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8 definitions found
 for dink
From The Collaborative International Dictionary of English v.0.48 :

  Dink \Dink\, a. [Etymol. uncertain.]
     Trim; neat. [Scot.] --Burns. -- Dink"ly, adv.
     [1913 Webster]

From The Collaborative International Dictionary of English v.0.48 :

  dink \dink\, v. t.
     To deck; -- often with out or up. [Scot.]
     [1913 Webster]

From The Collaborative International Dictionary of English v.0.48 :

  dink \dink\, n. [ca. 1985, acronym from double income no kids.]
     either of a married couple who both are employed and have no
     children. The term is often used as the prototype of
     midde-class persons with higher-than-average disposable
     income.
     [PJC]

From The Collaborative International Dictionary of English v.0.48 :

  dink \dink\, n. (Tennis)
     a ball hit softly that falls to the ground just beyond the
     net.
     [PJC]

From The Collaborative International Dictionary of English v.0.48 :

  dink \dink\, n.
     an Asian person, especially a Vietnamese; -- used
     contemptuously, considered disparaging and offensive. [U.S.
     slang]
  
     Syn: slant, slope. [PJC]

From WordNet (r) 3.0 (2006) :

  DINK
      n 1: a couple who both have careers and no children (an acronym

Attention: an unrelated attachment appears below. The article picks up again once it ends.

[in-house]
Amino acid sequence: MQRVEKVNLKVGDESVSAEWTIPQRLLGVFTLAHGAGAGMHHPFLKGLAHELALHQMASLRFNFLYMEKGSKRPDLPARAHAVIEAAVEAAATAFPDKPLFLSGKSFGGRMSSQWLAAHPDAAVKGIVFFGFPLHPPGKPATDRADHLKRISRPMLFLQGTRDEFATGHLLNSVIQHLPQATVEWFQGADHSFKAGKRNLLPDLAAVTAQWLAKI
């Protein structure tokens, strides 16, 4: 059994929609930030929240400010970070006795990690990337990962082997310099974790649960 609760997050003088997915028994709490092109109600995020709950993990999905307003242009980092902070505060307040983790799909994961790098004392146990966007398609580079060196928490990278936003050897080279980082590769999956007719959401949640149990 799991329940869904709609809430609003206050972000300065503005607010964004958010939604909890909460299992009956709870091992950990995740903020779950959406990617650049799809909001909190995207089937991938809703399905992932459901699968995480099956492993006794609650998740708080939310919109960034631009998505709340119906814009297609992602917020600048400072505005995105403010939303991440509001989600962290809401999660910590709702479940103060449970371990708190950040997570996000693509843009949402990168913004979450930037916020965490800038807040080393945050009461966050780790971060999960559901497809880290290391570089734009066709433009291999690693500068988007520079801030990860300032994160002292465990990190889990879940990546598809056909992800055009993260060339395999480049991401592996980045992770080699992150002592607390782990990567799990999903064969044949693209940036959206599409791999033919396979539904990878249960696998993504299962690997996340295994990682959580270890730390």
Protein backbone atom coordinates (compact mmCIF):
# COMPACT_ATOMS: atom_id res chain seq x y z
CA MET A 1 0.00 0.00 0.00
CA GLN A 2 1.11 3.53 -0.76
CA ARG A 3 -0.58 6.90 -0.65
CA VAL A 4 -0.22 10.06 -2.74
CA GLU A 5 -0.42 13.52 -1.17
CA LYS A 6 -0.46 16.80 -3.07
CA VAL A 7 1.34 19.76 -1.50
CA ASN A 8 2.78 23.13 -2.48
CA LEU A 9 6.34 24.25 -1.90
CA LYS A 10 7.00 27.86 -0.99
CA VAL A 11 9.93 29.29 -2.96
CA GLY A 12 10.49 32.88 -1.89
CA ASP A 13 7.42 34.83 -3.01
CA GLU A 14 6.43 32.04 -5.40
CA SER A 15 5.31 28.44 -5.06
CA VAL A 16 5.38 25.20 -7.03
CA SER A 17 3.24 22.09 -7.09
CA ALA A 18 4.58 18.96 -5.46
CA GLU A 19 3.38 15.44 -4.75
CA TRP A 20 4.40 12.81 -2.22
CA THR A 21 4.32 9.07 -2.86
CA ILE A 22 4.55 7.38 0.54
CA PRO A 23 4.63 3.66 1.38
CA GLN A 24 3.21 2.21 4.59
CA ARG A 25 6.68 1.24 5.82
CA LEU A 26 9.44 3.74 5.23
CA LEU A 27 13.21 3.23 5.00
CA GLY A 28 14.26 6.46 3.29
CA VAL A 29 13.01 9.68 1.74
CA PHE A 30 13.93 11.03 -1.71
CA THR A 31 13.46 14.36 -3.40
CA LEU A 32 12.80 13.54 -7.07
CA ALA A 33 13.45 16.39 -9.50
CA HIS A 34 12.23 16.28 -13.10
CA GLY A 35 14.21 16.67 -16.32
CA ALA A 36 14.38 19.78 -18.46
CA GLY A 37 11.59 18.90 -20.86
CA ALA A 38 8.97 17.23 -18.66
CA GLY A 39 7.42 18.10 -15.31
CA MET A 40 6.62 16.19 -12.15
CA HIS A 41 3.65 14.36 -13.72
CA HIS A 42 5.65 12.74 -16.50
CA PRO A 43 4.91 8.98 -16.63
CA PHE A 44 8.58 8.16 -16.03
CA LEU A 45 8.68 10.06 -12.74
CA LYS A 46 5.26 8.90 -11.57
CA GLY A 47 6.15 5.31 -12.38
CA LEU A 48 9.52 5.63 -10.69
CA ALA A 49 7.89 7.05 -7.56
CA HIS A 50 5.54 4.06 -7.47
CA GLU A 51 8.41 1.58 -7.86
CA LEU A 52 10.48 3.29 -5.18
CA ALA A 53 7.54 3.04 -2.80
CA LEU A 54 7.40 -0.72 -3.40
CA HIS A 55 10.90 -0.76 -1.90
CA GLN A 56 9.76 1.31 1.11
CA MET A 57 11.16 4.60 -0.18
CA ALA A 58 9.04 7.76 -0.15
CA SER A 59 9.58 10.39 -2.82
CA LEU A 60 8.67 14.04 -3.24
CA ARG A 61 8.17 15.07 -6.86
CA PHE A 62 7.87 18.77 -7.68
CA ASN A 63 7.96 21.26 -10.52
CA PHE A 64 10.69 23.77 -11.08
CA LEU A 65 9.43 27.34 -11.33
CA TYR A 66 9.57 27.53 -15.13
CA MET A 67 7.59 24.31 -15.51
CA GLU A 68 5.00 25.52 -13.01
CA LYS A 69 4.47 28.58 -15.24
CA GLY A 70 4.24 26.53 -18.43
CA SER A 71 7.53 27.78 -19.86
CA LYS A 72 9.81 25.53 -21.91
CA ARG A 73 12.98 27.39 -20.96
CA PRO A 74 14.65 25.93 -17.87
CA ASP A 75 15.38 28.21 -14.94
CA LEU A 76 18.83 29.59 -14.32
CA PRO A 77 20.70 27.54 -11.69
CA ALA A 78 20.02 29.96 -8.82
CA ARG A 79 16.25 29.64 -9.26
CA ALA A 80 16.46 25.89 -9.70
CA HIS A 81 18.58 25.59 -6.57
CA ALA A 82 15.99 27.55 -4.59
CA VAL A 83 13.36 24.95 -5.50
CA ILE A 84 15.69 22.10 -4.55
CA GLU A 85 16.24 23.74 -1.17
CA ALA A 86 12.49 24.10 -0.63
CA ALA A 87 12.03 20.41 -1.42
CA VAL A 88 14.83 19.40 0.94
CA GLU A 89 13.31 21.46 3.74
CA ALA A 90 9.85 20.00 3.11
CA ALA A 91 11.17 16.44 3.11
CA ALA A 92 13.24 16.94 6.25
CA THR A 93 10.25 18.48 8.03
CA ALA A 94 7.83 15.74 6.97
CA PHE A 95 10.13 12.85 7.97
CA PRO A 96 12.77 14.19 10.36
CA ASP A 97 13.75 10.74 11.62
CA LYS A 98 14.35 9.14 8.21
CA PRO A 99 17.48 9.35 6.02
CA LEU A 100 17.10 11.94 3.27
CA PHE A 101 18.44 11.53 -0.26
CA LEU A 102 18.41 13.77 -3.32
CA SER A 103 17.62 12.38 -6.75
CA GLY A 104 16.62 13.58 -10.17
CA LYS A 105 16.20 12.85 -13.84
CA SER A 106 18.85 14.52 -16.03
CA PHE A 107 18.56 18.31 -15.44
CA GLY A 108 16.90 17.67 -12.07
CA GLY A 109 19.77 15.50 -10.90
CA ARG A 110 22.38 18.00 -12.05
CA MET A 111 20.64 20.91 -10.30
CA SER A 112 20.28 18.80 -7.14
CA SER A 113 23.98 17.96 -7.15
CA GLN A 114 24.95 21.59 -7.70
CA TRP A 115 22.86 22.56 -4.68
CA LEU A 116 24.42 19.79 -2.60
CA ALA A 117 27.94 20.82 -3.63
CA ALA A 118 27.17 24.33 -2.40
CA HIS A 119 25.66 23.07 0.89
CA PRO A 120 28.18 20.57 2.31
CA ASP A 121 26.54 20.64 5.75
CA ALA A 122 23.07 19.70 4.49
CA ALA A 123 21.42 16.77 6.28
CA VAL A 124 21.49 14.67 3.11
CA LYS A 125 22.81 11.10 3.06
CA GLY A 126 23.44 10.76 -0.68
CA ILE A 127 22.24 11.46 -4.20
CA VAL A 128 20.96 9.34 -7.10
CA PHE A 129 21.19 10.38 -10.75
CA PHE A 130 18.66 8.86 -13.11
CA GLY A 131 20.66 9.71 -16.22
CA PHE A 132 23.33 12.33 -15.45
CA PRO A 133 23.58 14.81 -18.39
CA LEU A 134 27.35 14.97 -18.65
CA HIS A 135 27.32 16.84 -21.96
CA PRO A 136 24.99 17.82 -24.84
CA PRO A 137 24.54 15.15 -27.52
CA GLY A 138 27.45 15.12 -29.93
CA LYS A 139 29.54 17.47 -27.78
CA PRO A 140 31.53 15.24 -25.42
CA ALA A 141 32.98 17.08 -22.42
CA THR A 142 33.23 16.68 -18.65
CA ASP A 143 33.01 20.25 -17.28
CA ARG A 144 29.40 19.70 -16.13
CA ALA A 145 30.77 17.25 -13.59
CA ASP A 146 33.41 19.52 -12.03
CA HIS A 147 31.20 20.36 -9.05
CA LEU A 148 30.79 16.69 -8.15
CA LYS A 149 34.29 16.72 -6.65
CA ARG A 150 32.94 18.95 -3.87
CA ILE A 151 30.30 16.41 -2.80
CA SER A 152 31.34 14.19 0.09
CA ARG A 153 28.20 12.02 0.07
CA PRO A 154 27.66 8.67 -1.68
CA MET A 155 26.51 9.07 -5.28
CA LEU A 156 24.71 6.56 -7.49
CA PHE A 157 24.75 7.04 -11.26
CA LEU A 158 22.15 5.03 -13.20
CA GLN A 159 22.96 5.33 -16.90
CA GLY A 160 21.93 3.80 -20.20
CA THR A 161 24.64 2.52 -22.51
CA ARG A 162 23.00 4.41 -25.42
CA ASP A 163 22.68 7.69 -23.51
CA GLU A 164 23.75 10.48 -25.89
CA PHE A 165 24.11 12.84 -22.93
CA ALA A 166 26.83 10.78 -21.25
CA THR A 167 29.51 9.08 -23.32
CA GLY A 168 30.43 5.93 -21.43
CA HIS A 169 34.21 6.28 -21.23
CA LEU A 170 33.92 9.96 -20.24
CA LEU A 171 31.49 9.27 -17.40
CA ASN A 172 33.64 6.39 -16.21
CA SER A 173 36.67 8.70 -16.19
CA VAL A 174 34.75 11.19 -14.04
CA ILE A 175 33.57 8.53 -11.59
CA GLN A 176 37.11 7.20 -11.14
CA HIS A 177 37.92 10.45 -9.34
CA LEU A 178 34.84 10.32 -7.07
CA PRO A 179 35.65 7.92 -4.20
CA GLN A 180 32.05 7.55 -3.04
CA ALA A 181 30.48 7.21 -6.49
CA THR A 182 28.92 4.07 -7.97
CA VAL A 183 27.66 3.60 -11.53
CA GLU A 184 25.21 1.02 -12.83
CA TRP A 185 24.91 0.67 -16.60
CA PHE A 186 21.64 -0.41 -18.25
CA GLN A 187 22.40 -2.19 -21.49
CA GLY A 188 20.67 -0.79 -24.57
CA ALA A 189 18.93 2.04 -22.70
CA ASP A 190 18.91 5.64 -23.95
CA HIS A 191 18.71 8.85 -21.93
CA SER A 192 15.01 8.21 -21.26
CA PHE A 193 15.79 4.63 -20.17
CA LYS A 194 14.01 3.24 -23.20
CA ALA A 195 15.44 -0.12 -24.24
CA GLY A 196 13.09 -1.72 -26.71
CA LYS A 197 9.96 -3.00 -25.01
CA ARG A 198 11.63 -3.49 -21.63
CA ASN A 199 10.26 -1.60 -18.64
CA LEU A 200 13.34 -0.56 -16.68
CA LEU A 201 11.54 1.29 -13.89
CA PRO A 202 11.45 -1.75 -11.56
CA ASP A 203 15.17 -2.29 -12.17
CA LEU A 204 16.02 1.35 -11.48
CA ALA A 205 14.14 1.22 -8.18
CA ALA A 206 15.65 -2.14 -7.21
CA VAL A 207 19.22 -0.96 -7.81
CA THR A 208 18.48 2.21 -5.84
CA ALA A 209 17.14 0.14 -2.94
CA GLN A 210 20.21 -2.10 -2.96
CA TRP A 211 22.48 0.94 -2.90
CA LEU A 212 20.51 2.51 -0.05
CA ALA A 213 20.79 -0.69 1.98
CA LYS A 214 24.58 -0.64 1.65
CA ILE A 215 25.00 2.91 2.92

for dual income no kids)
      2: a soft return so that the tennis ball drops abruptly after
         crossing the net [syn: drop shot, dink]

From The Jargon File (version 4.4.7, 29 Dec 2003) :

  dink
   /dink/, adj.
  
      Said of a machine that has the bitty box nature; a machine too small to
      be worth bothering with ? sometimes the system you're currently forced to
      work on. First heard from an MIT hacker working on a CP/M system with 64K,
      in reference to any 6502 system, then from fans of 32-bit architectures
      about 16-bit machines. ?GNUMACS will never work on that dink machine.?
      Probably derived from mainstream ?dinky?, which isn't sufficiently
      pejorative. See macdink.
  

From The Free On-line Dictionary of Computing (30 December 2018) :

  dink
  
     /dink/ Said of a machine that has the bitty box nature; a
     machine too small to be worth bothering with - sometimes the
     system you're currently forced to work on.  First heard from
     an MIT hacker working on a CP/M system with 64K, in
     reference to any 6502 system, then from fans of 32 bit
     architectures about 16-bit machines.  "GNUMACS will never work
     on that dink machine."  Probably derived from mainstream
     "dinky", which isn't sufficiently pejorative.
  
     See macdink.
  
     [{Jargon File]
  
     (1994-10-31)
  

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